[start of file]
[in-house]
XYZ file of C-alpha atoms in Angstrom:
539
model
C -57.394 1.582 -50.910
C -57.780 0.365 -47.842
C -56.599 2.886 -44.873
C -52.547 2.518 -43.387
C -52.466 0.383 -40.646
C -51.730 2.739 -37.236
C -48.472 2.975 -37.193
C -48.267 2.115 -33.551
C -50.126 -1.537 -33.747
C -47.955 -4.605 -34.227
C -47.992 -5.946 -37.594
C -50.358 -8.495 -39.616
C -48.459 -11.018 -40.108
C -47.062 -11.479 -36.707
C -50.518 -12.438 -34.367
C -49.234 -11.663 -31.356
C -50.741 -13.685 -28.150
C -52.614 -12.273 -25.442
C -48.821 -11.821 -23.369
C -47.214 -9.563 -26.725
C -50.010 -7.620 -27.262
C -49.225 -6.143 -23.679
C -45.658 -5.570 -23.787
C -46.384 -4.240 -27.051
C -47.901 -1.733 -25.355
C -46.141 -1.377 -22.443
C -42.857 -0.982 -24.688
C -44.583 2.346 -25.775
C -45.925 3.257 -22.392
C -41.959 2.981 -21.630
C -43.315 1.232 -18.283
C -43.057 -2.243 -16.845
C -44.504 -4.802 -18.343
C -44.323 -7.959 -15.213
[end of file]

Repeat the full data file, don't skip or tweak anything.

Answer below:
[in-house]
XYZ file of C-alpha atoms in Angstrom:
539
model
C -57.394 1.582 -50.910
C -57.780 0.365 -47.842
C -56.599 2.886 -44.873
C -52.547 2.518 -43.387
C -52.466 0.383 -40.646
C -51.730 2.739 -37.236
C -48.472 2.975 -37.193
C -48.267 2.115 -33.551
C -50.126 -1.537 -33.747
C -47.955 -4.605 -34.227
C -47.992 -5.946 -37.594
C -50.358 -8.495 -39.616
C -48.459 -11.018 -40.108
C -47.062 -11.479 -36.707
C -50.518 -12.438 -34.367
C -49.234 -11.663 -31.356
C -50.741 -13.685 -28.150
C -52.614 -12.273 -25.442
C -48.821 -11.821 -23.369
C -47.214 -9.563 -26.725
C -50.010 -7.620 -27.262
C -49.225 -6.143 -23.679
C -45.658 -5.570 -23.787
C -46.384 -4.240 -27.051
C -47.901 -1.733 -25.355
C -46.141 -1.377 -22.443
C -42.857 -0.982 -24.688
C -44.583 2.346 -25.775
C -45.925 3.257 -22.392
C -41.959 2.981 -21.630
C -43.315 1.232 -18.283
C -43.057 -2.243 -16.845
C -44.504 -4.802 -18.343
C -44.323 -7.959 -15.213